This is fairly mysterious to me, since it seems so clear, but I recognize that prepositions can be horrible beasts.
So. When you have your eyes, and you have somebody standing in front of you, and your eyes are registering that person, you are looking at them. You are not looking to them.
I suspect this might be an issue in Southern USA speech? This is a bare-bones hypothesis based on the fact that the two authors who I've seen use this regularly are both from the South, so it's probably wrong, but it's the best I've got so far. If this does turn out to be a regional dialect thing, then more power to it.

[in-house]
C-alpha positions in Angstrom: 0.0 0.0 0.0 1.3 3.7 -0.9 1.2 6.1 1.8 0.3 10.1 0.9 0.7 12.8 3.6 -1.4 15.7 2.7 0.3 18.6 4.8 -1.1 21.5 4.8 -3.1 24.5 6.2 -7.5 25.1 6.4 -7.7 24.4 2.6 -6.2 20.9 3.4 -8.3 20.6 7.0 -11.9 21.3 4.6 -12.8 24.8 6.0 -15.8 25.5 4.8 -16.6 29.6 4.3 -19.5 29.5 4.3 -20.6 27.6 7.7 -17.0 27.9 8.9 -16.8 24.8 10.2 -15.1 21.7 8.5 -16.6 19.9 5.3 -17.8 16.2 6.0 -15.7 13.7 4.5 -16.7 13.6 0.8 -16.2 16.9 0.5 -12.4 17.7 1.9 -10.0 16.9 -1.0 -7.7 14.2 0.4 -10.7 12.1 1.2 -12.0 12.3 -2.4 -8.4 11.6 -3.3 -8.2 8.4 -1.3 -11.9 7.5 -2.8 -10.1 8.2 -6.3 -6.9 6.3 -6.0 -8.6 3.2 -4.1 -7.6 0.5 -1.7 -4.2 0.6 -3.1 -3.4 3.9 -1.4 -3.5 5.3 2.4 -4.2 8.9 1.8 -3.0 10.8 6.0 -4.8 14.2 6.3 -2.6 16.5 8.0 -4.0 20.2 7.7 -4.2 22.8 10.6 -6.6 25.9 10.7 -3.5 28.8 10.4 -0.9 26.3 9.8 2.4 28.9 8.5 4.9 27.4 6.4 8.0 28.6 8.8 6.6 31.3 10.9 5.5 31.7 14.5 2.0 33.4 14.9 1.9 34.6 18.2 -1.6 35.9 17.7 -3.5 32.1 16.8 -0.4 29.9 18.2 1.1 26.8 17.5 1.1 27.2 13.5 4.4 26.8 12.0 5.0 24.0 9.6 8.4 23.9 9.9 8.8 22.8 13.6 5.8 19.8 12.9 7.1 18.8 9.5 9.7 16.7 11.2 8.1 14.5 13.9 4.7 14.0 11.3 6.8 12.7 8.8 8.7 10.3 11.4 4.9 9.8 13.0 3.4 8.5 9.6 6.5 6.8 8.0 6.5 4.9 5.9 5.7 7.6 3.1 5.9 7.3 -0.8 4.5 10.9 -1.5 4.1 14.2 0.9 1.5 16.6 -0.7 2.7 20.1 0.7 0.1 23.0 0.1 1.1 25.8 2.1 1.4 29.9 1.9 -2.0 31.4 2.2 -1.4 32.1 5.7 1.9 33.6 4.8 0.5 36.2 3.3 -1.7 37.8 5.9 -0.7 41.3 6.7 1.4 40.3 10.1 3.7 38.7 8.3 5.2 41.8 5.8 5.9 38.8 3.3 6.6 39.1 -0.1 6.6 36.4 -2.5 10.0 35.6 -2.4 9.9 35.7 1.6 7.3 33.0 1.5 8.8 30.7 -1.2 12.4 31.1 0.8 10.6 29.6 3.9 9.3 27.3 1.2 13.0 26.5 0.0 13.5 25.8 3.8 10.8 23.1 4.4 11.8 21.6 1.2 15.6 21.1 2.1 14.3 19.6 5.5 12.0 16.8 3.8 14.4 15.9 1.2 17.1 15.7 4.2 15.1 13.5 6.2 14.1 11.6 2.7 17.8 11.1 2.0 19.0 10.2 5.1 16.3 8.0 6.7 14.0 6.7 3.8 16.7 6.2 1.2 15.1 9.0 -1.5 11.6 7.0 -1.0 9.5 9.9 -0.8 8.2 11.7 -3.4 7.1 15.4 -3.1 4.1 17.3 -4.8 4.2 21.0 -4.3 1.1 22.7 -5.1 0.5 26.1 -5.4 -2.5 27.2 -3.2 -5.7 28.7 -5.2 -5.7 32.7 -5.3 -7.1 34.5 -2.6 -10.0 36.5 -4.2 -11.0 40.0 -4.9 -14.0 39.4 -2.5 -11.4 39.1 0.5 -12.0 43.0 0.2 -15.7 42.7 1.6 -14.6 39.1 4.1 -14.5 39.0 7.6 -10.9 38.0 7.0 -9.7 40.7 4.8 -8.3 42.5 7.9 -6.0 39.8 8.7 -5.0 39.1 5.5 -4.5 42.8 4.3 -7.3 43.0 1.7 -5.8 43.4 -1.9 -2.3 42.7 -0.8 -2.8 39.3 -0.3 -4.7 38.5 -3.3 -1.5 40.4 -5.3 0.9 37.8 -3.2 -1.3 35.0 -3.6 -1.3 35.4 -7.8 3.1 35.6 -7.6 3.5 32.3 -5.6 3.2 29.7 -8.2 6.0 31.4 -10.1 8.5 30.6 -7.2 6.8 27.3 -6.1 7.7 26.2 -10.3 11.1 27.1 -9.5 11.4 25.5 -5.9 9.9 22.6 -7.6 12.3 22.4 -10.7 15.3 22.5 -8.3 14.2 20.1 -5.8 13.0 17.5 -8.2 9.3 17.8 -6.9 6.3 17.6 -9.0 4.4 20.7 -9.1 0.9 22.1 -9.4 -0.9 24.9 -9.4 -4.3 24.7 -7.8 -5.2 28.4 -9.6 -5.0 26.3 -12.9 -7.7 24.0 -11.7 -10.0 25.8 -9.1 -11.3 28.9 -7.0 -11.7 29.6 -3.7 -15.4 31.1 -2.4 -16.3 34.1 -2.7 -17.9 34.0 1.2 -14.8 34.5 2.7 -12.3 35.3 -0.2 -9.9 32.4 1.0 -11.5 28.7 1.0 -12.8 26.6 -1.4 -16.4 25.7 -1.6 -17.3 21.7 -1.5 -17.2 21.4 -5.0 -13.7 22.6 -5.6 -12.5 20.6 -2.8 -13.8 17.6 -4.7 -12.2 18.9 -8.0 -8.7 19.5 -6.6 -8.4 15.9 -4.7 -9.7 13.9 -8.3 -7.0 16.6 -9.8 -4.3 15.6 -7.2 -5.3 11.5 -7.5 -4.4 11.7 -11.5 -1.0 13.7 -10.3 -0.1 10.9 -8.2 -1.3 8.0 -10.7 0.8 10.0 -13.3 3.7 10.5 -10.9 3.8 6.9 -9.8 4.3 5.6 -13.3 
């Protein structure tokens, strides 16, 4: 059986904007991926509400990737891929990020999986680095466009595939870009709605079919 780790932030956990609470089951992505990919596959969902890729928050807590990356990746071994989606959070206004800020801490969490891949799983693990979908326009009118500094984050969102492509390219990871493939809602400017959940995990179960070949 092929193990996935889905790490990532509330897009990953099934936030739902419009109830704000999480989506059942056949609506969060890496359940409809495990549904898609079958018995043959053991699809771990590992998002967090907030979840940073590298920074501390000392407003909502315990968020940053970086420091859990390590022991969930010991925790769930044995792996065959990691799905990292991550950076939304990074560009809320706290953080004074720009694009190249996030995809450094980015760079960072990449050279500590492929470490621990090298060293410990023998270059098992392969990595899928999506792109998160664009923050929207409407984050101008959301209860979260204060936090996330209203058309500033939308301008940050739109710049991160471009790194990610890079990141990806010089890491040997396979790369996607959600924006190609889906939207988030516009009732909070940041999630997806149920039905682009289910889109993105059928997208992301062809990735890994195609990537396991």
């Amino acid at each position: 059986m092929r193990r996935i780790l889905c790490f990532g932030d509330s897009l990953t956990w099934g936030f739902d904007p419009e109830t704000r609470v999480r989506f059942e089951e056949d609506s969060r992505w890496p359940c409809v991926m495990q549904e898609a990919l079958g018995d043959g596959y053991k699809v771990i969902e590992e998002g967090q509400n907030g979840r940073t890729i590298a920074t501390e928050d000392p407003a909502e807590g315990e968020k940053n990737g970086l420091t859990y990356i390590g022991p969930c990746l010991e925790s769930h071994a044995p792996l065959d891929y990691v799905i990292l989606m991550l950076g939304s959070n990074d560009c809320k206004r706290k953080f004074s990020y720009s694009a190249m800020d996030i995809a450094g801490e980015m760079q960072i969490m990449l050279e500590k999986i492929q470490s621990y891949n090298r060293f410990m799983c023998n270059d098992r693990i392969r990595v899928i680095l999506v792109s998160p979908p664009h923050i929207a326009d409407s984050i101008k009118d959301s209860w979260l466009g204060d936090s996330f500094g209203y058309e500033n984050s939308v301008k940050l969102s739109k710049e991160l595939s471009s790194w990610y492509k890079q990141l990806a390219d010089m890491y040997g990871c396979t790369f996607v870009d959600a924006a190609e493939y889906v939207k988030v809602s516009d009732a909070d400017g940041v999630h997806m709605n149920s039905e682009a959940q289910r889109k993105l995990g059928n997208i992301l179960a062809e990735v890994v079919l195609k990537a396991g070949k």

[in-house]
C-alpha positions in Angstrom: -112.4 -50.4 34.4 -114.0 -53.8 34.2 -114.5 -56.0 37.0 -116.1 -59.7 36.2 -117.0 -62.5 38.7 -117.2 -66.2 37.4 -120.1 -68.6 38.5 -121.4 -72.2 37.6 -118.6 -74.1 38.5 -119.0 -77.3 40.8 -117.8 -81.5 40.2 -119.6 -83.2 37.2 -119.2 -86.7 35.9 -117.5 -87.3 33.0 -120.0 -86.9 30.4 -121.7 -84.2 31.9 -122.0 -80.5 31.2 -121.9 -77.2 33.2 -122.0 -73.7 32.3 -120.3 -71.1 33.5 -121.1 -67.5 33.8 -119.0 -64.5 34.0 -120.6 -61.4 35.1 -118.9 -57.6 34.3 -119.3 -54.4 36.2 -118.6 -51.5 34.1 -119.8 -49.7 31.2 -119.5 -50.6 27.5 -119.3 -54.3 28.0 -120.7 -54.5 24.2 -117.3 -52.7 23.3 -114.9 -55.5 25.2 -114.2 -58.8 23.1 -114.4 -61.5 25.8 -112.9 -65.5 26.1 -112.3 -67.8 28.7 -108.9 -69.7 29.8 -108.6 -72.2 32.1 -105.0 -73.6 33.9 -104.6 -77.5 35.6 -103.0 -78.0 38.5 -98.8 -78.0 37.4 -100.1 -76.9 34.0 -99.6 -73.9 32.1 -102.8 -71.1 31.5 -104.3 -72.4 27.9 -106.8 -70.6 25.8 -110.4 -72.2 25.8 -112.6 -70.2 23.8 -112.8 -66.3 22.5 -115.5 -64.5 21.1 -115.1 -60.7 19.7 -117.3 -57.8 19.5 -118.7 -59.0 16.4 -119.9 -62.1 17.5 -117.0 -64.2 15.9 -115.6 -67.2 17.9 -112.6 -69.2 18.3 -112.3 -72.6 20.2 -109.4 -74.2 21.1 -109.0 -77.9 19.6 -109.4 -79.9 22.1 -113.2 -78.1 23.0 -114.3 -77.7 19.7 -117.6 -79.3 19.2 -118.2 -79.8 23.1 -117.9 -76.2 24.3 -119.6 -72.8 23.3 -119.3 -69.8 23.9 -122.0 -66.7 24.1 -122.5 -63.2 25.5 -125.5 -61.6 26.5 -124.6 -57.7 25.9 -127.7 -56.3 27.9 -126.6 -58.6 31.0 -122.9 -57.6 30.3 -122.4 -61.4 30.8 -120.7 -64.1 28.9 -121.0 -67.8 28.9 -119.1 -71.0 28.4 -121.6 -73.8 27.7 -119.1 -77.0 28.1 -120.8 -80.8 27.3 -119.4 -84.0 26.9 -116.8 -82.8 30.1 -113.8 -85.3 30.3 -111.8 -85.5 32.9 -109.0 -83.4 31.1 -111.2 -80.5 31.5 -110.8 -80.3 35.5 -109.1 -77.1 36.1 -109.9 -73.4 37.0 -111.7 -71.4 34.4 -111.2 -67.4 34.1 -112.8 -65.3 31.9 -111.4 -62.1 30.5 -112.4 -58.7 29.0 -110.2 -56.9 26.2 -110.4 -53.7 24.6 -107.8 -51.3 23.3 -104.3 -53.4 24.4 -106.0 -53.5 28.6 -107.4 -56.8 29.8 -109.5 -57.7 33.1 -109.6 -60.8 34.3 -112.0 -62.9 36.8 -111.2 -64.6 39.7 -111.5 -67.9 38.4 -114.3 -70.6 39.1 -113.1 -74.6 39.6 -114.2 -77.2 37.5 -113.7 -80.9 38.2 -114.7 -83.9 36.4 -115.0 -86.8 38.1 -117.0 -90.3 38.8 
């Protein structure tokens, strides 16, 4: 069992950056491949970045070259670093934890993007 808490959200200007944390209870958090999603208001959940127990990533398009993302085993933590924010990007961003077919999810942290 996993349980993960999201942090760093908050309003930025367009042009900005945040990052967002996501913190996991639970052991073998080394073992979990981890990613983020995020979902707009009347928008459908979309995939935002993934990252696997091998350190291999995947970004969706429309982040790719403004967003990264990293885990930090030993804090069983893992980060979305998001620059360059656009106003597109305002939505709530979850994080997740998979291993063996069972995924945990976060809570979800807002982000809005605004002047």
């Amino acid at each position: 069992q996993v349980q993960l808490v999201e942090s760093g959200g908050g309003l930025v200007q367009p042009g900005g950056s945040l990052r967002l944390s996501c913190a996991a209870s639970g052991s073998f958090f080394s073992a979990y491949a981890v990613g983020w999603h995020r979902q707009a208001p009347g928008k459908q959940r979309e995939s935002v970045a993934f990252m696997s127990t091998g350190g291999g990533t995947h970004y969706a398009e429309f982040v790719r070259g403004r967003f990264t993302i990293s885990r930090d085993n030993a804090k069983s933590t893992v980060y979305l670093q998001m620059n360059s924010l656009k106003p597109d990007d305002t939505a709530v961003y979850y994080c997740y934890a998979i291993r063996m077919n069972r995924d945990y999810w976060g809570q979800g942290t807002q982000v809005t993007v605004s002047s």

However. If you do say this, you should realize that it's going to sound very odd to a lot of readers. Looking to has a very specific meaning which is going to short-circuit with what you're trying to say and cause them anxiety. When you look to somebody, you're seeking their support and guidance, not just registering them visually:
- Benji Rat looked at me, wondering if I had a treat.
- Benji Rat couldn't reach his treat dish, so he looked to me for a boost.
Do you say "looked to" in the first context? If so, tell me everything.